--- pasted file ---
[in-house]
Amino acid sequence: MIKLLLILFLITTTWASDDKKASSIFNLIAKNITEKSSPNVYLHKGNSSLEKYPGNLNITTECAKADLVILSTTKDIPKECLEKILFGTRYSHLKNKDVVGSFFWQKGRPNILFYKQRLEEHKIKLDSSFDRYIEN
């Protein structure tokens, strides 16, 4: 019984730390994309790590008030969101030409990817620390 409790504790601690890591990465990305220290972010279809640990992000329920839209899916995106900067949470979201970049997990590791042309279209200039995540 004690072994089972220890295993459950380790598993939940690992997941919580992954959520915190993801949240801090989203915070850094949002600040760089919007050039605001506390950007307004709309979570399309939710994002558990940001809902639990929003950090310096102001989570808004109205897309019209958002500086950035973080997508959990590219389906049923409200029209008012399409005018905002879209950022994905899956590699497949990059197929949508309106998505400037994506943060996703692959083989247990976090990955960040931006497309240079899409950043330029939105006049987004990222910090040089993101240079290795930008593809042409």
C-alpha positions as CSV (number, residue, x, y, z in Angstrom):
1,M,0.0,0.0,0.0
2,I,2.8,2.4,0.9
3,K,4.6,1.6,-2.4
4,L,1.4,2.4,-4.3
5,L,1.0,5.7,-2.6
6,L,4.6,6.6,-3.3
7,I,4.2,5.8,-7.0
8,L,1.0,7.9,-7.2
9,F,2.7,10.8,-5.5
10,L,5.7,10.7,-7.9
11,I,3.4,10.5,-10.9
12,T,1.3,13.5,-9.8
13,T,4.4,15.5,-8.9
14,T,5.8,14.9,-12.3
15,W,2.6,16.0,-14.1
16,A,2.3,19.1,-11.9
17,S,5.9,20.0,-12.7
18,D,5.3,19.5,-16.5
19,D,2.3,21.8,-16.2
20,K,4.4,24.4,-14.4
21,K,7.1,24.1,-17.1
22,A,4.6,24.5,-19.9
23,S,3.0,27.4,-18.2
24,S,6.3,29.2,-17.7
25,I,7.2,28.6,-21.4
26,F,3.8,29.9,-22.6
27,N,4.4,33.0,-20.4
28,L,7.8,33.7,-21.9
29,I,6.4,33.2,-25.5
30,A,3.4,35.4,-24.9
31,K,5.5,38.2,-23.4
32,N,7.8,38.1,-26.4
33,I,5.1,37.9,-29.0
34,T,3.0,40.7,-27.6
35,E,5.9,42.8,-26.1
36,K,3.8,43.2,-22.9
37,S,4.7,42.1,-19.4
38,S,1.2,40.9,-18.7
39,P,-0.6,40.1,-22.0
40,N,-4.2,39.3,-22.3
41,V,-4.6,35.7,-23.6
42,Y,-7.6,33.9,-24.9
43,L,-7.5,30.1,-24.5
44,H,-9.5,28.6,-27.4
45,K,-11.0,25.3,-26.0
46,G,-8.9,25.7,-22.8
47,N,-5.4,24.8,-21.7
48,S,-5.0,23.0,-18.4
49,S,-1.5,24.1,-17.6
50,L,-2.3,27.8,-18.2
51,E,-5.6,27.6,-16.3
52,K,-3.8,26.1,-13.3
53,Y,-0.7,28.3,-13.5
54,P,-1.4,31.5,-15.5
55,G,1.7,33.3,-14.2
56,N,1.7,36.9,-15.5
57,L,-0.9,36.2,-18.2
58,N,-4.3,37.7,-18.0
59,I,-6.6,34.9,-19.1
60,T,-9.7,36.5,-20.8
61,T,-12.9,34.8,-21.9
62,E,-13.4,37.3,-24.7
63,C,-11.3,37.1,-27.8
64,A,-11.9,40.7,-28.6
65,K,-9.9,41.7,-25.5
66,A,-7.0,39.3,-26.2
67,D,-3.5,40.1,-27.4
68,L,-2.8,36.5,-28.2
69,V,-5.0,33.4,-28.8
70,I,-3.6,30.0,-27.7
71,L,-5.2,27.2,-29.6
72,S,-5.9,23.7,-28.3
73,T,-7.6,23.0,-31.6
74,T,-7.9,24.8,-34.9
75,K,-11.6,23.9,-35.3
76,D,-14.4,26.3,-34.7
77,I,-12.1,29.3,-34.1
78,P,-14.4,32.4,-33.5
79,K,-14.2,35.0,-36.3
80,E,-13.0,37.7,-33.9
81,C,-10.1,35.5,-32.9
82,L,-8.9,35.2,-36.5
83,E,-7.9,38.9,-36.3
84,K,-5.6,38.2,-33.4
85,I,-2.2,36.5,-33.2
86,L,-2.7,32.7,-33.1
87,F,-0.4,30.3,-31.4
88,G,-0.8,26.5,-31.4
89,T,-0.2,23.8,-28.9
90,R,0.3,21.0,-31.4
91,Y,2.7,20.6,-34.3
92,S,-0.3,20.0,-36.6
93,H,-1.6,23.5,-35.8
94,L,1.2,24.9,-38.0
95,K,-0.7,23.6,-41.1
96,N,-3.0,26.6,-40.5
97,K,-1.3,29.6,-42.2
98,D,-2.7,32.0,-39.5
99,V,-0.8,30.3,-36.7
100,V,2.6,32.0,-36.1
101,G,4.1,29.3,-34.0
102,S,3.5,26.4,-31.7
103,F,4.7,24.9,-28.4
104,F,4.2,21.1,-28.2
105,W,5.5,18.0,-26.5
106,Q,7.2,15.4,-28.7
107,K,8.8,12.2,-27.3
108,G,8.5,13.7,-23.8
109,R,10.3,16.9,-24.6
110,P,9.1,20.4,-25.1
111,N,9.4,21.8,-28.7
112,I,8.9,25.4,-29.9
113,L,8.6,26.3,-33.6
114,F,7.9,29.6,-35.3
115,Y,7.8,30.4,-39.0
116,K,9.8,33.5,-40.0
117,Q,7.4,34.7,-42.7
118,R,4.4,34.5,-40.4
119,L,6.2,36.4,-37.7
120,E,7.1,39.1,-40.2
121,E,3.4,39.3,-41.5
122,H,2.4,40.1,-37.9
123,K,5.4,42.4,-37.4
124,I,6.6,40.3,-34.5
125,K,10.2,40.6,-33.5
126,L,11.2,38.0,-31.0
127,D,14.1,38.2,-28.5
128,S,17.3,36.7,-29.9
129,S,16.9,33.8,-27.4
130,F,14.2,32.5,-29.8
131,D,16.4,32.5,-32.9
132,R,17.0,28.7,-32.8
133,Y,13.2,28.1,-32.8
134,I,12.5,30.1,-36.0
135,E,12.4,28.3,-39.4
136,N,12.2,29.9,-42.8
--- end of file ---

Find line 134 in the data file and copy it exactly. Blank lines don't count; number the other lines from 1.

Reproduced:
130,F,14.2,32.5,-29.8